did announce was that the outcome of the Washington Redskins’ last
home game before the election has been a flawless indicator of who would
win the presidential race. For the past 15 elections, if the Redskins
won so did the incumbent party. True to form, in 2000 the Tennessee
Titans beat the Redskins 27-21 and, lo and behold,
Since the football season won’t
start for several months it’s a little premature to make this
prediction, but I’m not going to let that stop me. The last Redskins
home game before November 2nd is against the Green Bay Packers, and my
best sources — okay, my brother — thinks it will be a tight game but
gives the edge to the Packers. Touchdown Kerry.
a good sport – Part 2
While for years it was said that if the Yankees won the World Series the
Republicans would win, it turns out that’s become unreliable, and
there’s no room in this discussion for unreliability. That’s why the
new indicator is the Los Angeles Lakers. The last four times they took
the NBA championship title the Republican candidate won the election.
Since they lost to the Pistons this year, we have another nod for Kerry.
When the predicting gets tough, call in the pros. A quick
online check of 2,398,172 self-proclaimed psychics turned up less
consensus than a vote at the Anarchists of America convention.
According to an article in
the Annals of Improbable Research, Daniel Debowy and Eric
Schulman have developed an algorithm to predict who will win the
presidency. For the record, an algorithm is a mathematical formula, not
a jab at the 2000 Democratic candidate’s lack of dancing style. The Annals
of Improbable Research, in case you let your subscription lapse, is
the journal that’s behind the Ig Nobel Awards, a series of prizes
which are handed out each year to counter those which are named after
the peace-loving guy who invented dynamite. Past
Ig Nobel Awards have included a prize in literature to the
British Standards Institution for a six-page specification of the proper
way to make a cup of tea, a peace prize to the South Africans who
invented an automobile burglar alarm with a built-in flamethrower, and
one in medicine which went to the researchers who discovered that
listening to Muzak may help prevent the common cold.
Schulman and Debowy have created an
Electability Factor based on a complex formula which includes data such
as how long the candidate’s have held various political offices, their
military career, and whether they’ve been divorced or dropped a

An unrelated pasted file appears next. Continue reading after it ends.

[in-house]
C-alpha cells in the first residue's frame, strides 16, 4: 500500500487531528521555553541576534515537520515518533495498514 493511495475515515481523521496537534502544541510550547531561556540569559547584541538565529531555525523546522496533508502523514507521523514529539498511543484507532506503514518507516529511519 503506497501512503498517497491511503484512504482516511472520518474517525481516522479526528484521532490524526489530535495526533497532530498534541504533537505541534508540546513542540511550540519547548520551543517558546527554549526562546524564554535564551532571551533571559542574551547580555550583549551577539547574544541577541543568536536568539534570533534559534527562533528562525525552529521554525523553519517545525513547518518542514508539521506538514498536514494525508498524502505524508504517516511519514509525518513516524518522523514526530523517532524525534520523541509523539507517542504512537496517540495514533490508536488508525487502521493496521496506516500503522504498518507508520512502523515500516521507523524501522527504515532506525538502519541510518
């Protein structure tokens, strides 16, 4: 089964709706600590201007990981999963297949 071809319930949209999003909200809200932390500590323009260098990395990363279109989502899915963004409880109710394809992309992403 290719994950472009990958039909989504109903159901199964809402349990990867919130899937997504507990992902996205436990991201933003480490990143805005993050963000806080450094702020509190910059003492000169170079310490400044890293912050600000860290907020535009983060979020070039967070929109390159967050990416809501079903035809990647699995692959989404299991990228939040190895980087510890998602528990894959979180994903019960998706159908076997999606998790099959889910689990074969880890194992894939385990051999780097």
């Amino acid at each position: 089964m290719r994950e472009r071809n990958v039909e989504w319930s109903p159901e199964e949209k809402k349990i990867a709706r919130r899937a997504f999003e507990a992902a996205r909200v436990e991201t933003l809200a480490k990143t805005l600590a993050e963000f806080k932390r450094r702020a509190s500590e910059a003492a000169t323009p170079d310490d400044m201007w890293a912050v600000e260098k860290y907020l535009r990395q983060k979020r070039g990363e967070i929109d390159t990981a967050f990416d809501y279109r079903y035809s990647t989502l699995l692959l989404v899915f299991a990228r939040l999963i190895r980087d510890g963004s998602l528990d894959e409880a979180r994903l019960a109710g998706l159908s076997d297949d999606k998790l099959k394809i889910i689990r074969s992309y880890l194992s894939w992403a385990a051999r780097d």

nuclear bomb. A calculation performed very early in the campaign arrived
at the conclusion that either Democratic Governor James B. Hunt, Jr. or
Republican Governor William J. Janklow would win the 2004 election, but
since Janklow ended up in jail for killing a motorcyclist and no one
knows who Hunt is, the researchers performed an updated calculation.
According to the latest number-crunching, Bush and Cheney achieved a
combined score of 77 while Kerry and Edwards limp in with a pitiful
-110. Hands down winner: George W. Bush
As the saying goes, when the
predicting gets tough, call in the pros. A quick online check of
2,398,172 self-proclaimed psychics turned up less consensus than a vote
at the Anarchists of America convention. The postings at prophecies.us
predict everyone from Bush to Kerry to Jesse Ventura. Even Terry and
Linda Jamison, who claim to be the only twin psychics in the world and
the focus of many sexual fantasies, have let us down. While they say
they predicted the World Trade Center attacks while on the Art Bell
Radio Show in November 1999, and are the only psychics to predict a
year in advance that George Bush would win the 2000 presidential
election, they have yet to weigh in on this campaign.
Thus, I have to put my good vibes and
faith in Bob91322, who has a long post on the About.com
psychic forum in which he says he not only predicted the last
presidential election within 100,000 votes and 2 electoral votes, but
was the only psychic to predict that Gore would win the popular vote and
Bush the electoral vote. And has those predictions time and date stamped
at a psychic forum somewhere as proof. With credentials like that,
what’s not to believe? On February 16th he predicted that
Kerry-Edwards would beat Bush-Cheney by 5 million votes and 130
electoral votes. Chalk up another one for John Kerry.
OUR PREDICTION SCORECARD
Stock Market – as of
yesterday’s market close, Kerry
Hair Part – tied
Height – Kerry
Redskins – Kerry
Lakers – Kerry
Algorithm - Bush
Psychics – all over the map, but Bob91322 says Kerry
Score: Bush 2, Kerry 6
PREDICTED WINNER: John Kerry!
©2004 Mad Dog
Productions, Inc. All Rights Reserved.
These columns appear in better newspapers across the country.
Read them while you wait for these predictions to come true.